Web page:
The link between obesity and renal cell carcinoma (RCC) appears to be complex and may provide insight into differing etiologies for various histologic subtypes of this cancer, according to a nested case-control study and subsequent meta-analysis.
Investigators led by Catherine L. Callahan, PhD, a postdoctoral fellow with the Division of Cancer Epidemiology and Genetics, National Cancer Institute, Bethesda, Md., first analyzed data from the Kaiser Permanente Northern California health care network. They matched 685 patients with RCC (421 clear cell, 65 papillary, 24 chromophobe, 35 other, and 140 not otherwise specified) with 4,266 unaffected control patients on age, sex, race/ethnicity, duration of network membership, and medical center of diagnosis.
Compared with normal-weight counterparts (body mass index less than 25 kg/m2), obese patients (body mass index of at least 30 kg/m2), had a significantly elevated risk of clear cell RCC (odds ratio, 1.5) and a nonsignificantly elevated risk of chromophobe RCC (2.5), but a similar risk of papillary RCC (1.0), according to results reported in. Associations weakened when cases were restricted to stage II or higher RCC, suggesting potential bias from incidental diagnoses related to abdominal imaging. Patients who were overweight (body mass index of 25 to 29.9 kg/m2) did not have significantly elevated risks of any subtype of RCC.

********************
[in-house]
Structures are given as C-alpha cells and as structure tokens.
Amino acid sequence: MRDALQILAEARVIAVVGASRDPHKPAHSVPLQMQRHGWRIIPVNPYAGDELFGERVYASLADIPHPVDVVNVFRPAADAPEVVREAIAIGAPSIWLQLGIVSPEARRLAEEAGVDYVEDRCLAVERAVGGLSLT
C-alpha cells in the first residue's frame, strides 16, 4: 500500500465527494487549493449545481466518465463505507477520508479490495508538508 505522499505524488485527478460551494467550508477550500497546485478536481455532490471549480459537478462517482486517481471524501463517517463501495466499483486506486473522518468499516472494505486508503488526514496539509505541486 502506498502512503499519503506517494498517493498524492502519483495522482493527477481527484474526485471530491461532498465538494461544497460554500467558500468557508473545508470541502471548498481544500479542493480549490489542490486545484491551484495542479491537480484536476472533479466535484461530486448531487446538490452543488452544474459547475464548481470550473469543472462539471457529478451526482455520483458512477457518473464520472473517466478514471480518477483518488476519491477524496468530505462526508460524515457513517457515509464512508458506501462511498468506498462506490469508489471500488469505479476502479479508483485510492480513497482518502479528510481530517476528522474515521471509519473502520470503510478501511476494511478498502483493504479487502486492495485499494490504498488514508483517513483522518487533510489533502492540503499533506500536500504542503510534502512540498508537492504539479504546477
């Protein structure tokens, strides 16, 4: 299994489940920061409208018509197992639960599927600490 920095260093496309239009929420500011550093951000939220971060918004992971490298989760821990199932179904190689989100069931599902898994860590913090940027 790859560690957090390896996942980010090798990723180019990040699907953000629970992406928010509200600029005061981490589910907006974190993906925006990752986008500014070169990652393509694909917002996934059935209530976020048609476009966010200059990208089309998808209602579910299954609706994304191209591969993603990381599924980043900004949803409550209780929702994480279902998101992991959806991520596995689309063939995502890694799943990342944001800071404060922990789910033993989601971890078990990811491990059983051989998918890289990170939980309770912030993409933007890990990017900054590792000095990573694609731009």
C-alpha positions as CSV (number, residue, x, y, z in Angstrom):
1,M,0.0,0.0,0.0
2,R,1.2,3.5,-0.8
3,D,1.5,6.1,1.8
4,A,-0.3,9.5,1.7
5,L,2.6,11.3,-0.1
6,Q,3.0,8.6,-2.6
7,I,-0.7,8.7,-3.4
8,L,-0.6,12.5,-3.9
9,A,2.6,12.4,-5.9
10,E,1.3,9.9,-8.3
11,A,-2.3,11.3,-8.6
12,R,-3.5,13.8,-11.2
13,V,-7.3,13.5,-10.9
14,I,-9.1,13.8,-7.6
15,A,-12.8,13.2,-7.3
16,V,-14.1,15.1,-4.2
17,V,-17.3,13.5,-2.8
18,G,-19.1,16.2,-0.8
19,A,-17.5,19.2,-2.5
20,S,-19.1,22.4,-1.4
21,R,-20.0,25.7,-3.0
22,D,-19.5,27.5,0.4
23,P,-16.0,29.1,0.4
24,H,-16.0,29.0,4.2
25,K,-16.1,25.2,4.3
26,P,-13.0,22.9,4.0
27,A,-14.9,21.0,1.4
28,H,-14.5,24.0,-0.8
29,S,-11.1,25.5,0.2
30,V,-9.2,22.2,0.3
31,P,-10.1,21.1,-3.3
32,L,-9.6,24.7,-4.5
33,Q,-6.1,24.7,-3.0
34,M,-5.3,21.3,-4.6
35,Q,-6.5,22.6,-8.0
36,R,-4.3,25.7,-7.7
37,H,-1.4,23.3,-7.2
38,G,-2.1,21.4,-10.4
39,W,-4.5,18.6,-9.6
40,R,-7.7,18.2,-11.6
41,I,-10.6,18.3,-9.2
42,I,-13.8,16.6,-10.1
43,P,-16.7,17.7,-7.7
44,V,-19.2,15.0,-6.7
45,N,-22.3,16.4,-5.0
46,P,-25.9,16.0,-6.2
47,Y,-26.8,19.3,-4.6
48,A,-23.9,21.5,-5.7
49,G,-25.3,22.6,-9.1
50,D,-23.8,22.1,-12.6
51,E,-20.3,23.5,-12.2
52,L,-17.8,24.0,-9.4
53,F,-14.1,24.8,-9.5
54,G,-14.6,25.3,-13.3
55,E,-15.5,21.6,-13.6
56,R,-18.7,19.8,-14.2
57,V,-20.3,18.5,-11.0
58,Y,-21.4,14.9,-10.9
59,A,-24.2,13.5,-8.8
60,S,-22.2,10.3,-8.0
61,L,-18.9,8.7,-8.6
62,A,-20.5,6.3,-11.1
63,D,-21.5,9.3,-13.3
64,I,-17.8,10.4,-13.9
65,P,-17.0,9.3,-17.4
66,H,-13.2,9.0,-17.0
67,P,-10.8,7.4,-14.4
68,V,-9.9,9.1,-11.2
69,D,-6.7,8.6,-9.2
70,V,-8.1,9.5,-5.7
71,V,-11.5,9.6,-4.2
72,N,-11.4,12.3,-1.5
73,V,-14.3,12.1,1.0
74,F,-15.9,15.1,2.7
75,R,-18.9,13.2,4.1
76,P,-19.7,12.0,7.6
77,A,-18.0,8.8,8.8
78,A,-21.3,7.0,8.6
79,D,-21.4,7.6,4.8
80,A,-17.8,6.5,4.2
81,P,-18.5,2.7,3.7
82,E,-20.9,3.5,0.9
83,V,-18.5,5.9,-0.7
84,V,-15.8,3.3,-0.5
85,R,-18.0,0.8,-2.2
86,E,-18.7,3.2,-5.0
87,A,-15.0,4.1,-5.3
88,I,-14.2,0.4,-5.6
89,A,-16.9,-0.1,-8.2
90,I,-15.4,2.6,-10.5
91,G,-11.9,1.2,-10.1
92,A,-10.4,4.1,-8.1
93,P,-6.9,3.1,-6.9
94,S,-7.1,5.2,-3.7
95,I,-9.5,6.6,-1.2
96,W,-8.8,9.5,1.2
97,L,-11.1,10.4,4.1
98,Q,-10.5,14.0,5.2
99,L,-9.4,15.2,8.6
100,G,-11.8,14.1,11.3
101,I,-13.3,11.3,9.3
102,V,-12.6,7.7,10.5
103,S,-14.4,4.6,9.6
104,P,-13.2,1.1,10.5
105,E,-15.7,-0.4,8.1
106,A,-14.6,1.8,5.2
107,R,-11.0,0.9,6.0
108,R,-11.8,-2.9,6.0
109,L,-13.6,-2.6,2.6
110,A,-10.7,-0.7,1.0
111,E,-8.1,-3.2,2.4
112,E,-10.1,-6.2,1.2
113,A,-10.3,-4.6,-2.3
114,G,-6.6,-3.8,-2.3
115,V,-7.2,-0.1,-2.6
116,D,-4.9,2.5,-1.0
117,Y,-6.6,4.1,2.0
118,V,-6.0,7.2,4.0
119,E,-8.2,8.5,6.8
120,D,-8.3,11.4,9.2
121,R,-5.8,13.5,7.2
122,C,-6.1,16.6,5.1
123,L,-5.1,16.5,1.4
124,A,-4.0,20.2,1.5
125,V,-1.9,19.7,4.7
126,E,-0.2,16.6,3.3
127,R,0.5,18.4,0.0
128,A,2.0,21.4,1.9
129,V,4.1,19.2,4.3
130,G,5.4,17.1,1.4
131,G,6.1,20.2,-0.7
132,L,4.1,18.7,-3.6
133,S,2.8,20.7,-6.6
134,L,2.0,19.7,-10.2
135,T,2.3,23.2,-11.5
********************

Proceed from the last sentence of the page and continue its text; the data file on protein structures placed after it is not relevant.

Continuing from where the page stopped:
The investigators next conducted a meta-analysis, including this new study and three others. Results showed a significant link between obesity and clear cell RCC (summary relative risk, 1.8) and chromophobe RCC (2.2), but not papillary RCC (1.2). Here, however, patients who were overweight also had elevated risks of clear cell RCC (1.3) and chromophobe RCC (1.9).
“Our results provide support for the hypothesis that histologic subtypes of RCC represent distinct etiologic pathways, and that obesity is more strongly associated with risk of clear cell RCC. Additional research to elucidate the underlying biology of specific subtypes of RCC is warranted,” wrote Dr. Callahan and her coinvestigators. “More generally, our findings underscore the importance of accounting for histologic subtype in investigations of RCC etiology.”
The investigators disclosed that they had no conflicts of interest. The research was supported by the Intramural Research Program of the NIH and the National Cancer Institute.
SOURCE: Callahan CL et al. Cancer Epidemiol. 2018 Jul 18, .